Care, Care & Community in Kenya by Bronagh Hennessy
I’ve seen people I know volunteer in countries all over Africa. Seeing their photos and hearing their stories made me realise that it was something I’d like to do. I said it to some friends and they all agreed that it sounded like a good idea. Unfortunately they were not as keen as I was, and when it came to it they backed out. However I was determined. I then decided I would travel alone.
The reason I chose Projects Abroad was because they offered the 2 Week Specials programme. For me this was perfect as this placement was for people aged 16-19, and at 17 and volunteering alone I wanted to be with people my own age. My parents were worried about me travelling to Africa alone, however the Kenyan office kept in contact with us before I departed through phone calls and emails which gave my parents a sense of security.
Arriving in Nairobi
When I arrived at Nairobi airport I was greeted by four members of the Projects Abroad team who then took me to the guest house where I stayed overnight before heading to Nakuru. I must admit I was a little intimidated by the barbed wire and the guards who stopped us on our way to the guest house, but I got over it.
The next morning, accompanied by a member of the Projects Abroad team, I took a matatu (Kenya’s public transport) to Nakuru where I was introduced to my host mother Miriam, who owned a private hospital in Nakuru. Miriam welcomed me and the four other girls into her home with open arms - she really made us feel comfortable in her home. Lynette, Miriam’s housekeeper prepared us with delicious meals each day. Chipati, an African dish, was a big favourite.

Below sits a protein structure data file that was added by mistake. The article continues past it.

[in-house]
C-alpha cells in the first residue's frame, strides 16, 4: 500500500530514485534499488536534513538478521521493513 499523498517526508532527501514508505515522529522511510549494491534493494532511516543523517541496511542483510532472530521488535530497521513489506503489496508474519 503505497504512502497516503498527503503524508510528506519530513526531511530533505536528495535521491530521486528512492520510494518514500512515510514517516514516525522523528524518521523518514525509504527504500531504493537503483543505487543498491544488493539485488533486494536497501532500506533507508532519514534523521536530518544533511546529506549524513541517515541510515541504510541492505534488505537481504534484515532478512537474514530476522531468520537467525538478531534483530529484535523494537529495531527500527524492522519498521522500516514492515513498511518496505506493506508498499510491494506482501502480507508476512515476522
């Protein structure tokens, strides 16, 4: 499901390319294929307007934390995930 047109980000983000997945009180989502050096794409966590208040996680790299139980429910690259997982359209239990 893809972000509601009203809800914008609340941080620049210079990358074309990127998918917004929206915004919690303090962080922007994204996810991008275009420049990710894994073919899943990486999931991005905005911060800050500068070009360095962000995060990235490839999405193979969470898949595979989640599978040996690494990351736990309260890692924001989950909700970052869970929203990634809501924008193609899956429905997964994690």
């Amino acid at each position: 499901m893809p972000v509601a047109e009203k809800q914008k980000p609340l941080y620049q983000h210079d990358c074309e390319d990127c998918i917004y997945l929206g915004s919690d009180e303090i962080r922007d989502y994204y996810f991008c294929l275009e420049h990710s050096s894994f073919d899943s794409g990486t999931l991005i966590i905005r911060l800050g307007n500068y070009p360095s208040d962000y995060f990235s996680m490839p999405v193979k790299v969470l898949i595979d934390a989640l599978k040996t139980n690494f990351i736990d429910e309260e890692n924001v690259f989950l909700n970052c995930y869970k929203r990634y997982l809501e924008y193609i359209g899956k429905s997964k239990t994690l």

My Care & Community project
As I mentioned I took part in the 2 Week Specials project and this meant that I would be in a group of teenagers aged between 16-19 years old. Unlike ordinary volunteers we were picked up each morning and driven to Ronaken Education Centre where we completed the “community” end of our placement. We were then brought back to our host home for lunch and driven out again to partake in our Care placement. This project also meant we were under supervision from a member of the Project Abroad team anytime we left the house.
When we first arrived in Ronaken, we were given a quick tour of the school. We were introduced to the students who were very excited to see us. We were then shown the classroom, which we would be renovating. There were no doors or windows, just frames, the floor was uneven and full of holes and the paint was chipping off the wall. Needless to say the classroom needed a lot of work. I remember thinking to myself how would we ever finish in just two weeks.
However us five girls put the hard work in - we sanded down the walls, chipped and relayed the floor, inserted windows and a door, and painted and decorated the walls, and managed to get it all done in time. After applying the final touches we went out to the van to get school supplies we had brought for the children.